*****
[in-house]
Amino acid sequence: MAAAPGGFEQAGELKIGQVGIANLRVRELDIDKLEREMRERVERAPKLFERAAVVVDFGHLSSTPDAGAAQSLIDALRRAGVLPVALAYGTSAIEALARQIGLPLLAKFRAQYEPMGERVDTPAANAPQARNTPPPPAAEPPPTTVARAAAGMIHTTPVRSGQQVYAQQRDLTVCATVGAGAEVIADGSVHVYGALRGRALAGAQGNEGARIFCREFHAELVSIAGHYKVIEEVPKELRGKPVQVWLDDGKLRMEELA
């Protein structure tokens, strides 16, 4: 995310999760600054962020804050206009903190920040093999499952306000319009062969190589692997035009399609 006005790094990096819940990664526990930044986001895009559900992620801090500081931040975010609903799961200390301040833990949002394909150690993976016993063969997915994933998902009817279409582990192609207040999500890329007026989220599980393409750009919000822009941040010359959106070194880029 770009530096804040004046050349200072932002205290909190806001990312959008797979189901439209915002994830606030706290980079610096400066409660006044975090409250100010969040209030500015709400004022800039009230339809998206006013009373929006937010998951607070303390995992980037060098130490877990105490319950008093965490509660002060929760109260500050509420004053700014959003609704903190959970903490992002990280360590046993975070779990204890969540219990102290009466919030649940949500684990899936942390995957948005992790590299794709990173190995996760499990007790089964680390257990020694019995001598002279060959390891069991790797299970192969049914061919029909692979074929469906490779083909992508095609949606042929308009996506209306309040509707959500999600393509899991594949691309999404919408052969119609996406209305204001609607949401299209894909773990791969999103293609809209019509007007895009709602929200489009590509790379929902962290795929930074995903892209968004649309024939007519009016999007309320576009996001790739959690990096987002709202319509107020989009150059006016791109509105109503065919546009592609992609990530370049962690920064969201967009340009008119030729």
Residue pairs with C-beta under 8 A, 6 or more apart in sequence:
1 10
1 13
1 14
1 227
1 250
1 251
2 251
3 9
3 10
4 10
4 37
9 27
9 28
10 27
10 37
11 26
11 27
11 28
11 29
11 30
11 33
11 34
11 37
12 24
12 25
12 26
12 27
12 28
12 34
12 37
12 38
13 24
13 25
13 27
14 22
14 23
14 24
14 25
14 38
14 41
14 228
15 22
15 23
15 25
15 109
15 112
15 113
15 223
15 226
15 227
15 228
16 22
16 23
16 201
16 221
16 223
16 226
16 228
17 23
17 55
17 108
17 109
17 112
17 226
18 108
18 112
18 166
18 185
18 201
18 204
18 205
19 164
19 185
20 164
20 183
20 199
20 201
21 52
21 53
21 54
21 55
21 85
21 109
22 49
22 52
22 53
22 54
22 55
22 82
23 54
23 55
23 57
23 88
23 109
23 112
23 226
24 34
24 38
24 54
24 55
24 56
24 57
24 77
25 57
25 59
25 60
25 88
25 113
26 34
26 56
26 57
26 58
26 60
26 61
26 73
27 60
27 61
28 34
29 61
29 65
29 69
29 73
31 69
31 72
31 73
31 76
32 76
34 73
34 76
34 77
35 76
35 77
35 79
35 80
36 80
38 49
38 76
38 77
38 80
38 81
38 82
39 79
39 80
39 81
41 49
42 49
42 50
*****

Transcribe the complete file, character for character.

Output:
[in-house]
Amino acid sequence: MAAAPGGFEQAGELKIGQVGIANLRVRELDIDKLEREMRERVERAPKLFERAAVVVDFGHLSSTPDAGAAQSLIDALRRAGVLPVALAYGTSAIEALARQIGLPLLAKFRAQYEPMGERVDTPAANAPQARNTPPPPAAEPPPTTVARAAAGMIHTTPVRSGQQVYAQQRDLTVCATVGAGAEVIADGSVHVYGALRGRALAGAQGNEGARIFCREFHAELVSIAGHYKVIEEVPKELRGKPVQVWLDDGKLRMEELA
């Protein structure tokens, strides 16, 4: 995310999760600054962020804050206009903190920040093999499952306000319009062969190589692997035009399609 006005790094990096819940990664526990930044986001895009559900992620801090500081931040975010609903799961200390301040833990949002394909150690993976016993063969997915994933998902009817279409582990192609207040999500890329007026989220599980393409750009919000822009941040010359959106070194880029 770009530096804040004046050349200072932002205290909190806001990312959008797979189901439209915002994830606030706290980079610096400066409660006044975090409250100010969040209030500015709400004022800039009230339809998206006013009373929006937010998951607070303390995992980037060098130490877990105490319950008093965490509660002060929760109260500050509420004053700014959003609704903190959970903490992002990280360590046993975070779990204890969540219990102290009466919030649940949500684990899936942390995957948005992790590299794709990173190995996760499990007790089964680390257990020694019995001598002279060959390891069991790797299970192969049914061919029909692979074929469906490779083909992508095609949606042929308009996506209306309040509707959500999600393509899991594949691309999404919408052969119609996406209305204001609607949401299209894909773990791969999103293609809209019509007007895009709602929200489009590509790379929902962290795929930074995903892209968004649309024939007519009016999007309320576009996001790739959690990096987002709202319509107020989009150059006016791109509105109503065919546009592609992609990530370049962690920064969201967009340009008119030729």
Residue pairs with C-beta under 8 A, 6 or more apart in sequence:
1 10
1 13
1 14
1 227
1 250
1 251
2 251
3 9
3 10
4 10
4 37
9 27
9 28
10 27
10 37
11 26
11 27
11 28
11 29
11 30
11 33
11 34
11 37
12 24
12 25
12 26
12 27
12 28
12 34
12 37
12 38
13 24
13 25
13 27
14 22
14 23
14 24
14 25
14 38
14 41
14 228
15 22
15 23
15 25
15 109
15 112
15 113
15 223
15 226
15 227
15 228
16 22
16 23
16 201
16 221
16 223
16 226
16 228
17 23
17 55
17 108
17 109
17 112
17 226
18 108
18 112
18 166
18 185
18 201
18 204
18 205
19 164
19 185
20 164
20 183
20 199
20 201
21 52
21 53
21 54
21 55
21 85
21 109
22 49
22 52
22 53
22 54
22 55
22 82
23 54
23 55
23 57
23 88
23 109
23 112
23 226
24 34
24 38
24 54
24 55
24 56
24 57
24 77
25 57
25 59
25 60
25 88
25 113
26 34
26 56
26 57
26 58
26 60
26 61
26 73
27 60
27 61
28 34
29 61
29 65
29 69
29 73
31 69
31 72
31 73
31 76
32 76
34 73
34 76
34 77
35 76
35 77
35 79
35 80
36 80
38 49
38 76
38 77
38 80
38 81
38 82
39 79
39 80
39 81
41 49
42 49
42 50